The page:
Black flies are aggressive biters that are found in areas around streams and rivers. They breed in running water—but once flood water recedes the number of black flies rapidly decrease. Black flies are active only during the day and do not bite at night. Their peak activity period tends to occur from sunrise to mid-morning (10 am) and late afternoon (4 pm) to sunset.
Female black flies are blood feeders—their bites can itch and persist for several days. Anticoagulants—a blood thinner that stops the blood from clotting—injected into the bite site by black flies can cause allergic reactions in sensitive individuals.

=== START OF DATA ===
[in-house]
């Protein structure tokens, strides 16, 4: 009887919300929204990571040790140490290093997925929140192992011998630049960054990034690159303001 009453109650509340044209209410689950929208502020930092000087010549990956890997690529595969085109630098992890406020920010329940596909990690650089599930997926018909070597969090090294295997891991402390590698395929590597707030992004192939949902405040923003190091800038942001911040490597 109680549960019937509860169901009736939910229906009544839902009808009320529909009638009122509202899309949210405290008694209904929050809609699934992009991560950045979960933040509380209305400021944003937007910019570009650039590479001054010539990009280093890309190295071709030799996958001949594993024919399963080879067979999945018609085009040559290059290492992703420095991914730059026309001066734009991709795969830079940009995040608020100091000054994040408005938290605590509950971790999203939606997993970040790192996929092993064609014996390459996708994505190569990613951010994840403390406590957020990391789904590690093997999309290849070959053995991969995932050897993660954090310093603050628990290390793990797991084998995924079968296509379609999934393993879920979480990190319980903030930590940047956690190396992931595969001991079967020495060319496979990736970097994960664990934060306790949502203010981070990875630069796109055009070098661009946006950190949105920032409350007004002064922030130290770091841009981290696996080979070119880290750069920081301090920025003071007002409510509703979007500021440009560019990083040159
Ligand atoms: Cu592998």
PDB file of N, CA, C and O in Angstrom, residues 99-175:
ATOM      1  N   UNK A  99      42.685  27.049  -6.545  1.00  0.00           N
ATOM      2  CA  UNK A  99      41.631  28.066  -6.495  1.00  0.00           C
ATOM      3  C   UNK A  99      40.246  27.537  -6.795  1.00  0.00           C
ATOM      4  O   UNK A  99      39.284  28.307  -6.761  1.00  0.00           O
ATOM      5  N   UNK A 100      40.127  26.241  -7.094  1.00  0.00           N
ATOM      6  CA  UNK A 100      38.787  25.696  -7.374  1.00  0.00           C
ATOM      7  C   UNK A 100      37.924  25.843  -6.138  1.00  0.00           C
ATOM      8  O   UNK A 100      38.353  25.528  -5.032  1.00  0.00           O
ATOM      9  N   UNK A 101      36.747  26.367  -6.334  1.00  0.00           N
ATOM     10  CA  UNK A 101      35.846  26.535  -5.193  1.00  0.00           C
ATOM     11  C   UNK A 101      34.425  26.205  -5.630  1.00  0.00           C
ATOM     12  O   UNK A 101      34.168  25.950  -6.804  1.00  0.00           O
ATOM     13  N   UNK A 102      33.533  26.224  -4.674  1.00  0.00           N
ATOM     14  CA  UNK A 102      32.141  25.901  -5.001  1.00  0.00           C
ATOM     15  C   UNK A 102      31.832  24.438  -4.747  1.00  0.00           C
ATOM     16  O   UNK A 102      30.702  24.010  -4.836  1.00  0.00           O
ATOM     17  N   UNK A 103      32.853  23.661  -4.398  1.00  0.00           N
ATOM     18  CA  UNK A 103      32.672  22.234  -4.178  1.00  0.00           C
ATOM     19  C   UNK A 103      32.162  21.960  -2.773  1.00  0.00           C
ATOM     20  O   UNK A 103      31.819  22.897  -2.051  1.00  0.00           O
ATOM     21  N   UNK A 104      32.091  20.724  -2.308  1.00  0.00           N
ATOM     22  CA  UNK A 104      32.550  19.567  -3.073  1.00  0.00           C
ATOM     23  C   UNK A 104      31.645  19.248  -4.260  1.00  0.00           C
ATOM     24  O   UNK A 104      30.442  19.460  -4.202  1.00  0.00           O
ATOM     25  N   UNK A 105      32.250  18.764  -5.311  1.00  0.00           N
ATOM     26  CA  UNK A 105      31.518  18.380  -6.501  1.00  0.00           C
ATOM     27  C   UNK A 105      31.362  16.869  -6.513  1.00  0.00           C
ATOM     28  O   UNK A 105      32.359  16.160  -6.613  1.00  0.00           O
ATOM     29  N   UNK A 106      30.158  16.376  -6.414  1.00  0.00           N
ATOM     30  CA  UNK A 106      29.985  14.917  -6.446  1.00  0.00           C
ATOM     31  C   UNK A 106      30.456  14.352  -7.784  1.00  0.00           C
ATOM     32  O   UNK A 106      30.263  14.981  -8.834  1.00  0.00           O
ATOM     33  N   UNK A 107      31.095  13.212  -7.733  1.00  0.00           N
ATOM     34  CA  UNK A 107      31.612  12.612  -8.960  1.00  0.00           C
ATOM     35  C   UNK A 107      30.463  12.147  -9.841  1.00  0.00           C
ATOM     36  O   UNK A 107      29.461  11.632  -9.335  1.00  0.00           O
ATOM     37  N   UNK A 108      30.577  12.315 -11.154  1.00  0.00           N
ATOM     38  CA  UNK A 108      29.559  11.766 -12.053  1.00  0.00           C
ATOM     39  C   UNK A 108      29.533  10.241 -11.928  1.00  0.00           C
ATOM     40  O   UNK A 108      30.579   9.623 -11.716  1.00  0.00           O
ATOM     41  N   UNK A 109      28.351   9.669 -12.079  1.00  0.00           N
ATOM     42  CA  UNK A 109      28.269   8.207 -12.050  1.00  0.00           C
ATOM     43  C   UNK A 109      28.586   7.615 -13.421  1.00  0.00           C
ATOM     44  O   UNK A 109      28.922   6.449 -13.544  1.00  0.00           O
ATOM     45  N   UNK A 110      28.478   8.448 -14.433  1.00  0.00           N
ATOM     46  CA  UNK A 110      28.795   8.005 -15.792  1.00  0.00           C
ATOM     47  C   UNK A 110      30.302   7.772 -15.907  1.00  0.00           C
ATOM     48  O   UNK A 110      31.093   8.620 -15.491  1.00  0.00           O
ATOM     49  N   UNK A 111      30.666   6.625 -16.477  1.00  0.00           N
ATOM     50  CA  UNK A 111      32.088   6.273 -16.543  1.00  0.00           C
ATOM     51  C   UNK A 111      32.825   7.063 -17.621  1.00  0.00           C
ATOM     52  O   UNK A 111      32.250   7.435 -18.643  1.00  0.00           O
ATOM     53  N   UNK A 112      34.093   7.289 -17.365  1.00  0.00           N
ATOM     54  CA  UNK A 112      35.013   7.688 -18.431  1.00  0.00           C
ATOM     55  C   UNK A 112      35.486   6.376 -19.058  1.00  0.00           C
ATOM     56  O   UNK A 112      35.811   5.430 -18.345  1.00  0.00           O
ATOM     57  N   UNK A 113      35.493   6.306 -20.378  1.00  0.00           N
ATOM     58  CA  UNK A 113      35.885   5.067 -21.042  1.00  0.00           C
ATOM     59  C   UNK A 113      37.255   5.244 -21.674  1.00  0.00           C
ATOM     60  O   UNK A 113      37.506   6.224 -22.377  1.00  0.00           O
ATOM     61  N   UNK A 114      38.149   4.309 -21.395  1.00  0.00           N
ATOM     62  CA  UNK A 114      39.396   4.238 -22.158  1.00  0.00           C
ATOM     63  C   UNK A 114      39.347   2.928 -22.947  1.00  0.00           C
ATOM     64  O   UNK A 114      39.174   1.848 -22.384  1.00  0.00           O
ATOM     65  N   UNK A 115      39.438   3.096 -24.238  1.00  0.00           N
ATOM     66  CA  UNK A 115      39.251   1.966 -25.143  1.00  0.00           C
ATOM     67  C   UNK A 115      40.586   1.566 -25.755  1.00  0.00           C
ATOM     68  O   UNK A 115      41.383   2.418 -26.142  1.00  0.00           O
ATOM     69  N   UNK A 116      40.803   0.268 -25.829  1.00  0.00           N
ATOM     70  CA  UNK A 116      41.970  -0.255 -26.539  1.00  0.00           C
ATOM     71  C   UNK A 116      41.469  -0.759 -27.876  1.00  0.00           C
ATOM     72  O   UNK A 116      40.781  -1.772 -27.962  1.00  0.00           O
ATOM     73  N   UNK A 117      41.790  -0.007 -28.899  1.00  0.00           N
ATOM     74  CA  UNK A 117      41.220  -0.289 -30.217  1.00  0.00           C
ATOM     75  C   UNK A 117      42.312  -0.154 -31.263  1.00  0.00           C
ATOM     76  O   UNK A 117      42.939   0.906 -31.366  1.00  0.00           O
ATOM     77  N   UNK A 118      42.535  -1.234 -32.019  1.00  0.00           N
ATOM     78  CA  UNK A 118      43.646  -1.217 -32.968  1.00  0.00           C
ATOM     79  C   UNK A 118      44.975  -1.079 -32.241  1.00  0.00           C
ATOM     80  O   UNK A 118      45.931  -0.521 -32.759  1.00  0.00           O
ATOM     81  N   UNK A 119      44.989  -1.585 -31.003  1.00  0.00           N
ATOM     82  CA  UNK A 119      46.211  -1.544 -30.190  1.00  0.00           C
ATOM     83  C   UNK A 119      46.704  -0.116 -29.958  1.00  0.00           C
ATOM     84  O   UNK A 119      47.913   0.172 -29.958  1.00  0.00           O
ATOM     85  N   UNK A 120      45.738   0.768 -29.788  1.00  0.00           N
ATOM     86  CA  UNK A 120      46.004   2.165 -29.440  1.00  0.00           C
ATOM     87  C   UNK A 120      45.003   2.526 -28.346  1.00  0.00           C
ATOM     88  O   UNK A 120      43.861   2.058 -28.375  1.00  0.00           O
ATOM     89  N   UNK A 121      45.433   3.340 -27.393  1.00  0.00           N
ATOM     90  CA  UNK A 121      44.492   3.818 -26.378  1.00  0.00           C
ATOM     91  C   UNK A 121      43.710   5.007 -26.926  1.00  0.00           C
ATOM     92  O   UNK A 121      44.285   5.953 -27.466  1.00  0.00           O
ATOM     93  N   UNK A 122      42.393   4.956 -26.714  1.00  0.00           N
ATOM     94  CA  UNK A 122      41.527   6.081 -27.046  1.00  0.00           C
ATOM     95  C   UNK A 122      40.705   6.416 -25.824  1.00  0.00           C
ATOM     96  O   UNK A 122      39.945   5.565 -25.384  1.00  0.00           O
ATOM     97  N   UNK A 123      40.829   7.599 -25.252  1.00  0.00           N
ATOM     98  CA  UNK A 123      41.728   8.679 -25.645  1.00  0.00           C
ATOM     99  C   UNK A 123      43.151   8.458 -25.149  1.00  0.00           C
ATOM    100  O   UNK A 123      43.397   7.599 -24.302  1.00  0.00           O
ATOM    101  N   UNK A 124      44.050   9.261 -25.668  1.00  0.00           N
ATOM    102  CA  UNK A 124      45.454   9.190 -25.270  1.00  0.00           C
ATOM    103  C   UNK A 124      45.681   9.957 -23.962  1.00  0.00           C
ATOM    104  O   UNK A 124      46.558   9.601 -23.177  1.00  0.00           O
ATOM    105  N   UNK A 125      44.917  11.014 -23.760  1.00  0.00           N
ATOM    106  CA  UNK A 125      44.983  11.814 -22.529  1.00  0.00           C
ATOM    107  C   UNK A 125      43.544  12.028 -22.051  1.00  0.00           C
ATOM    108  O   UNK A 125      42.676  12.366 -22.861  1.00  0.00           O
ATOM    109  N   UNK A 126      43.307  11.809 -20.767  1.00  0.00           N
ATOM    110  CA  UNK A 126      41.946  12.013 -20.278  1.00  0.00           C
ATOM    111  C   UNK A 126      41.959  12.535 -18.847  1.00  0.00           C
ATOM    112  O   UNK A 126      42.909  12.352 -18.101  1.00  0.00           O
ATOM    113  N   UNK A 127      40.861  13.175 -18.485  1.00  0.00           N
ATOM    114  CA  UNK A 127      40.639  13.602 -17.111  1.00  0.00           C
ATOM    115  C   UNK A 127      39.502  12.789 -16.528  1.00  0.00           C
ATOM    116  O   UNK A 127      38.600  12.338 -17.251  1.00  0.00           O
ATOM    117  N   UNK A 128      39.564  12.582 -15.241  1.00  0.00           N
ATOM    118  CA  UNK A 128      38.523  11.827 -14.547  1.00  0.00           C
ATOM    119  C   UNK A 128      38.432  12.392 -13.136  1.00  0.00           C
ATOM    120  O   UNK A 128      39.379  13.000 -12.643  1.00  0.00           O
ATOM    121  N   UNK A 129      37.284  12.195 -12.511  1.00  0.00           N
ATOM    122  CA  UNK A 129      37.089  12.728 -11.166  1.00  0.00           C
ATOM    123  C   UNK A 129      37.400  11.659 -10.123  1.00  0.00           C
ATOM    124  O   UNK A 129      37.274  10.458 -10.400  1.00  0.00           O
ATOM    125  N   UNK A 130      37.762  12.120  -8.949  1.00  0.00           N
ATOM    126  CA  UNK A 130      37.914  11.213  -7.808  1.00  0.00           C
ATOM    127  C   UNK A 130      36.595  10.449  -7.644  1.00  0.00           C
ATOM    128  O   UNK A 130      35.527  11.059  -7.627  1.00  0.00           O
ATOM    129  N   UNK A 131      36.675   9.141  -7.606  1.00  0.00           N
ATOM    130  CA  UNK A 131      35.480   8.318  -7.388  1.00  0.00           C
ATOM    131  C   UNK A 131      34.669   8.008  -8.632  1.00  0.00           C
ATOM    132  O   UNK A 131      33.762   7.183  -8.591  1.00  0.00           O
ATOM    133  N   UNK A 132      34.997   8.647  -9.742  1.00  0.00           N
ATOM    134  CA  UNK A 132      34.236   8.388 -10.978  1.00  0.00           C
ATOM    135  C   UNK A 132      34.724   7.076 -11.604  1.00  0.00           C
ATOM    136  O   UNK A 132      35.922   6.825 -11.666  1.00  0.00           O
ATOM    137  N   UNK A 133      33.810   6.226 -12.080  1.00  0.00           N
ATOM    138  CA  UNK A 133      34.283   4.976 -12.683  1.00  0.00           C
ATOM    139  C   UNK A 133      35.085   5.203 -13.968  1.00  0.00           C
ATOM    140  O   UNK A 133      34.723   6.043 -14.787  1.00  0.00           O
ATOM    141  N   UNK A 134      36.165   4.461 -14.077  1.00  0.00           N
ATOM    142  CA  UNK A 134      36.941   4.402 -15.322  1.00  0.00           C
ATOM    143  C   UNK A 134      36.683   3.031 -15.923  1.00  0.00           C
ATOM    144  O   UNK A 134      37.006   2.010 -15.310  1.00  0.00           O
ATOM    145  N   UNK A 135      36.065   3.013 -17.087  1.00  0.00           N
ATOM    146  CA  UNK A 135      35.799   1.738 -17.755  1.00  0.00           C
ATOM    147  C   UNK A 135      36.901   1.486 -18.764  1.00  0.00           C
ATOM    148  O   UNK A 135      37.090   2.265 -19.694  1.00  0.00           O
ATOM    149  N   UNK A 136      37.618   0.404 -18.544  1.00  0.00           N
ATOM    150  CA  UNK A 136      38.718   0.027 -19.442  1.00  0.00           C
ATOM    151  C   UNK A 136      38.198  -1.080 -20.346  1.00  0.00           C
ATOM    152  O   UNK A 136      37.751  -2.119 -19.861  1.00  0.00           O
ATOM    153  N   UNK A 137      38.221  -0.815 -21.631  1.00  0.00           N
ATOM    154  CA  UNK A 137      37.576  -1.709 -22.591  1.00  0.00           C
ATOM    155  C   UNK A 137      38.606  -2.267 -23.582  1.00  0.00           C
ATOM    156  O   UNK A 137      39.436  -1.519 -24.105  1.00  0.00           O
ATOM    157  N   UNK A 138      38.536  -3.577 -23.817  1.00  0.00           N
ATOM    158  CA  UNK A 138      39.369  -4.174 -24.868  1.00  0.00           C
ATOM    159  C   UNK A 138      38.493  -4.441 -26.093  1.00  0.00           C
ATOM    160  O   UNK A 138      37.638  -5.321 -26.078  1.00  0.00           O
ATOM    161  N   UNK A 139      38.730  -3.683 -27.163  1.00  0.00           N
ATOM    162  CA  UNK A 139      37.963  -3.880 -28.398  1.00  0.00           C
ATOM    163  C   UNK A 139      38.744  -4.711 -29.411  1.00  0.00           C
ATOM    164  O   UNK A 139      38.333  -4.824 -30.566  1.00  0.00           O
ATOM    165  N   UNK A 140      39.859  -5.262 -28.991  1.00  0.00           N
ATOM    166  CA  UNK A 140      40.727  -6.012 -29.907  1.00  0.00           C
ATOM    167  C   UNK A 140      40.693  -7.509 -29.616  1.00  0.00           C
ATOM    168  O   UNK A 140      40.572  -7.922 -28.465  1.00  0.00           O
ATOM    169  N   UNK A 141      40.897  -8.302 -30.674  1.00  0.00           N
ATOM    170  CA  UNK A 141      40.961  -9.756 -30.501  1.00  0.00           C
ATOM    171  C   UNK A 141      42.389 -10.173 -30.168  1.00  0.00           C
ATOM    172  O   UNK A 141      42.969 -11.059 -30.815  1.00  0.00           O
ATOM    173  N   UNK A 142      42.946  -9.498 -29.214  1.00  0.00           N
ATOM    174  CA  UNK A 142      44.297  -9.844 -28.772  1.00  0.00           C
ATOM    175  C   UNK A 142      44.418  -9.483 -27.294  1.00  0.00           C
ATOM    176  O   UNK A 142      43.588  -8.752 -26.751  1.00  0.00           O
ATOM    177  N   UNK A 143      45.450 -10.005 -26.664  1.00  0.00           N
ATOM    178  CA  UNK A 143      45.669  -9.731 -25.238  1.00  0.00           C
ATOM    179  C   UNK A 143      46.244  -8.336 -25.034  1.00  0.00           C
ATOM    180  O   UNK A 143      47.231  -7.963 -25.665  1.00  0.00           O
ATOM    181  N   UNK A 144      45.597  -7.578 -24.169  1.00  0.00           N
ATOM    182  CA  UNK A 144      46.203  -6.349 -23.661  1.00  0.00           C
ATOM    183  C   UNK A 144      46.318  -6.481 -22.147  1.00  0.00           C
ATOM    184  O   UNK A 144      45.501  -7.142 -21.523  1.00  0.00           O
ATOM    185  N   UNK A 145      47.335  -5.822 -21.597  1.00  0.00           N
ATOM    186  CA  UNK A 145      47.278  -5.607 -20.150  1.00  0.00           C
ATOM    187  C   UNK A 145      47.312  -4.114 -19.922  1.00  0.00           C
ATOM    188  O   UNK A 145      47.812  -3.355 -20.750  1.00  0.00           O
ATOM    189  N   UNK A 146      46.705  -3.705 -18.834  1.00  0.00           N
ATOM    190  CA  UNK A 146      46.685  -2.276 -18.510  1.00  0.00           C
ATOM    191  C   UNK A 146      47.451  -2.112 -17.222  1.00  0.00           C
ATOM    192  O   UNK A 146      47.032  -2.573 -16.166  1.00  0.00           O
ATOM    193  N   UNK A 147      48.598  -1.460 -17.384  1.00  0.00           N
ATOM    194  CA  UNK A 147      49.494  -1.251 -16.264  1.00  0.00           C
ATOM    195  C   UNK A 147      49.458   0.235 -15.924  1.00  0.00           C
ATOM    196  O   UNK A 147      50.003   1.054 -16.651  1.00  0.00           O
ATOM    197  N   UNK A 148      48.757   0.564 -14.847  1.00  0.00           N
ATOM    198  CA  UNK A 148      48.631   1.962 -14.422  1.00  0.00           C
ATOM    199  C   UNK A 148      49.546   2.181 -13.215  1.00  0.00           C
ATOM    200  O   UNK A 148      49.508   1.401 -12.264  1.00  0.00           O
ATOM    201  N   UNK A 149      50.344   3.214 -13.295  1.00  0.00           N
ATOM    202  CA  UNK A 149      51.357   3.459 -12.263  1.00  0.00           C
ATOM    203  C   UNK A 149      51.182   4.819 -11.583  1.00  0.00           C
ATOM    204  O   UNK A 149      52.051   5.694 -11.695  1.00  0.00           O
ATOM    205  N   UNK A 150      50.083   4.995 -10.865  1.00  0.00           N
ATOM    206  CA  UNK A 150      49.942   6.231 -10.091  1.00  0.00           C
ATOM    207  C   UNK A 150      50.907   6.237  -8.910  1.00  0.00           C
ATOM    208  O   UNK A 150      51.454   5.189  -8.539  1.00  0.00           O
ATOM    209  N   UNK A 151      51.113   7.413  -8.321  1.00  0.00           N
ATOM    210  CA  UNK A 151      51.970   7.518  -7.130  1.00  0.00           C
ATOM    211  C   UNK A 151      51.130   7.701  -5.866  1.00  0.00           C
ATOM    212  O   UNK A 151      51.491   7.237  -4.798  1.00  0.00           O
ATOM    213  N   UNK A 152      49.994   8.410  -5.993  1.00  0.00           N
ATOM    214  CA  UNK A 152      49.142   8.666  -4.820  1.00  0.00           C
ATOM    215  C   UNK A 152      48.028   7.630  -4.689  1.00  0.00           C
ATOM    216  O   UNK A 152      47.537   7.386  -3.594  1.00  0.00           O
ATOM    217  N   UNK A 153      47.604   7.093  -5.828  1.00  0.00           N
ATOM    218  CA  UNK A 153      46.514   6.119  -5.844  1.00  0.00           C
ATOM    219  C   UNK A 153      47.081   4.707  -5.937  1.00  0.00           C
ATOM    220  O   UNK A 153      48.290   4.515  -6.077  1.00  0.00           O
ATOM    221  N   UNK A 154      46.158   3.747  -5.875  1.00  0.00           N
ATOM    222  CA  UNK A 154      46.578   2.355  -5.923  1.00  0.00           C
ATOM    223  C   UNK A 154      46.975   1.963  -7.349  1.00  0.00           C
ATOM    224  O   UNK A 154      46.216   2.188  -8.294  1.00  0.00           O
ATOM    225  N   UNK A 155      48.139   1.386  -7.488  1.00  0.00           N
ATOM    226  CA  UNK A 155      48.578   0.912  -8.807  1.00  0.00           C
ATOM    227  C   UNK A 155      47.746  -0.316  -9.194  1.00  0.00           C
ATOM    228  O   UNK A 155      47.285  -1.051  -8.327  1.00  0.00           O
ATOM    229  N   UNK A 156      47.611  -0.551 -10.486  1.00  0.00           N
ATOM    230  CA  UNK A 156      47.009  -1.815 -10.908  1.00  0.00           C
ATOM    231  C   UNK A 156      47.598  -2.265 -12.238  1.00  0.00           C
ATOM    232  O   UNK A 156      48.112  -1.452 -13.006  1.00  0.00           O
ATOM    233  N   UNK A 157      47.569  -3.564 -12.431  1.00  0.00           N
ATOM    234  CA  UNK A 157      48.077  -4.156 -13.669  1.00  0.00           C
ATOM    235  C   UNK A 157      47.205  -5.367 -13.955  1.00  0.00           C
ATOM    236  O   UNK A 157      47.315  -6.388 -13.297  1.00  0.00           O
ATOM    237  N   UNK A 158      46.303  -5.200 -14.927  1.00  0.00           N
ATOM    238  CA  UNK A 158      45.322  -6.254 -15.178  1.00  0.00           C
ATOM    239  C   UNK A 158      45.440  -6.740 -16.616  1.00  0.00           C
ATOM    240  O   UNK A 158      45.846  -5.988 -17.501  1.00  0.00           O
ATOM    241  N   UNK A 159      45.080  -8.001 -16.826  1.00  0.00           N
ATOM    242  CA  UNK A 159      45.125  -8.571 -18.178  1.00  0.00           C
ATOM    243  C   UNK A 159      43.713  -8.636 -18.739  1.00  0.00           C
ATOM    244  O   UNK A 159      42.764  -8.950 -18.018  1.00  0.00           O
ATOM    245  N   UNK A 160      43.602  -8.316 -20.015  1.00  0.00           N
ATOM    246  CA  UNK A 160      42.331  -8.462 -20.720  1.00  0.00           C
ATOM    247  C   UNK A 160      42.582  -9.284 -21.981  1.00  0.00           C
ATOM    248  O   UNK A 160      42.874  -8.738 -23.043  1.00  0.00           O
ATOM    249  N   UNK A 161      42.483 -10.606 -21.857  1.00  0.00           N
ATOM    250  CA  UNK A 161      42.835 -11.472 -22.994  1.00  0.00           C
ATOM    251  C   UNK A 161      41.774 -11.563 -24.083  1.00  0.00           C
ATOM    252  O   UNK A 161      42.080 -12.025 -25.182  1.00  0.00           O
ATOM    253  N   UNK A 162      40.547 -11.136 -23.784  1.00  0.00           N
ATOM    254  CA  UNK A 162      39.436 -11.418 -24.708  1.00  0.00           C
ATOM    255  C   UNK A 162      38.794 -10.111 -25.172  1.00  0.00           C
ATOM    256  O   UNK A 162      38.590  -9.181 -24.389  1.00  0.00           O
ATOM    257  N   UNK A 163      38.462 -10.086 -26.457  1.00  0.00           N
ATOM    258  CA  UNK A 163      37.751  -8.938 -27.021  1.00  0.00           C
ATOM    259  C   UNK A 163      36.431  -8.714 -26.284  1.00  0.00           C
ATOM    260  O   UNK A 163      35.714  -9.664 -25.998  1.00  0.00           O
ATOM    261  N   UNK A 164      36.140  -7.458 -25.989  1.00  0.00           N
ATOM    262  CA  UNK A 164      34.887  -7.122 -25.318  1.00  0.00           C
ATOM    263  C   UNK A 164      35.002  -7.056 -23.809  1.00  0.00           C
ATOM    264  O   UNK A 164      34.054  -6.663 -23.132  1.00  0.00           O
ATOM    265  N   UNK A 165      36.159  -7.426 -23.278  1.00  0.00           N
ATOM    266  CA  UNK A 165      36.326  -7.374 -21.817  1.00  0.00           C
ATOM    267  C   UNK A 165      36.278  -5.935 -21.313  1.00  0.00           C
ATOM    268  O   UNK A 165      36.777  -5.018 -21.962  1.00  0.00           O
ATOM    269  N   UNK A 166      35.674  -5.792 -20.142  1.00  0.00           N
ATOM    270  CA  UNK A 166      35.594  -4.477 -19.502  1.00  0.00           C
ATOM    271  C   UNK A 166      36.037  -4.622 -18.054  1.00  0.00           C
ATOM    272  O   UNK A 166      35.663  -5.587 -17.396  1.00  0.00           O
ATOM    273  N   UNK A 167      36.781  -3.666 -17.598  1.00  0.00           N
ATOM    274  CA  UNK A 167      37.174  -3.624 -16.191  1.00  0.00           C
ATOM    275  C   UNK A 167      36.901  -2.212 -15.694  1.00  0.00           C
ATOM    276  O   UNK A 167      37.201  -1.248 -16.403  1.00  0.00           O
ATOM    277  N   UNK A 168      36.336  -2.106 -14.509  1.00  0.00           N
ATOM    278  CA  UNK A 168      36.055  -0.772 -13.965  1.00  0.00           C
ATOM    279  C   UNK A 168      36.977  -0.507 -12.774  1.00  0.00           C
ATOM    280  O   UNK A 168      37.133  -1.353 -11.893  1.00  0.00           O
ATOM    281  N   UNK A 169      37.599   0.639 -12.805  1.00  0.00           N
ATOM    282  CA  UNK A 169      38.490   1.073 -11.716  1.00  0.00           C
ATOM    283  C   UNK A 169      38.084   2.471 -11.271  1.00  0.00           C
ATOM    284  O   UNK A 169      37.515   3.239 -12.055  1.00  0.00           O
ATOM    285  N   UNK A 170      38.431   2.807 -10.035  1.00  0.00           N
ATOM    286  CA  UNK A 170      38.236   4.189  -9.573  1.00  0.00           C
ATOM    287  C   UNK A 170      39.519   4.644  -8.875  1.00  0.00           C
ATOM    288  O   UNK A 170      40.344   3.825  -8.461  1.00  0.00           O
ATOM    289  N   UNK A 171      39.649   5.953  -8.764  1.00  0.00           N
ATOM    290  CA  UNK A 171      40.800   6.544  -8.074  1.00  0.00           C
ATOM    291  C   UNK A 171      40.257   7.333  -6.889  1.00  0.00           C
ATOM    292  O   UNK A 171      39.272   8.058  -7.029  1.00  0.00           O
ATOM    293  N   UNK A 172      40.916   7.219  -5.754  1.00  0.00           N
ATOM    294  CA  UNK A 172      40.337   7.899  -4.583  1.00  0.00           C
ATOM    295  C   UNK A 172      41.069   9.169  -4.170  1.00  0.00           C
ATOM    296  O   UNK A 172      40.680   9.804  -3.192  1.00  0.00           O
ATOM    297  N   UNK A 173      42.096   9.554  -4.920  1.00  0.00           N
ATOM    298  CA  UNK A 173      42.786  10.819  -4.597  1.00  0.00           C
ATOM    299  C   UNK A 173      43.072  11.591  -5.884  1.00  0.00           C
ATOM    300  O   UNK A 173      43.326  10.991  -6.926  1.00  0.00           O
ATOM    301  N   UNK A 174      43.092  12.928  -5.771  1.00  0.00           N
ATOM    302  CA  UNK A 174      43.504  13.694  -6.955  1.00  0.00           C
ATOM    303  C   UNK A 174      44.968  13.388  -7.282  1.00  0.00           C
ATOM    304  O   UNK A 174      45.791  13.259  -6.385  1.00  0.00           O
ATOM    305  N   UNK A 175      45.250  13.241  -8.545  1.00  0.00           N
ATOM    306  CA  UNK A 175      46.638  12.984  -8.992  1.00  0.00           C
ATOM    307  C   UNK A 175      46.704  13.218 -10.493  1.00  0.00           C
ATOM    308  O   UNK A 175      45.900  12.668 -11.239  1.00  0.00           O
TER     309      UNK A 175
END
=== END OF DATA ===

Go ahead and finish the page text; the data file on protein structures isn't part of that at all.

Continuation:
Signs and symptoms
The range of signs and symptoms associated with bites can include:
- painful, itchy bite lesions
- urticaria (itchy raised skin rash)
- cellulitis (hot, red, swollen and painful skin and underlying tissue infection).
Black fly bites should be managed to prevent secondary skin infections by:
- applying calamine lotion or another anti-pruritic preparation to bite areas to prevent itching
- cleaning inflamed bites with soap and water at least once daily, applying an antiseptic lotion and keeping the bite covered with a dry dressing
- keeping affected limbs elevated
- washing hands before and after touching open wounds
- observing skin sores. If skin sores become hot, red, swollen and painful, seek medical attention immediately.
Black fly bites can be avoided by:
- applying insect repellent in accordance with manufacturers recommendations.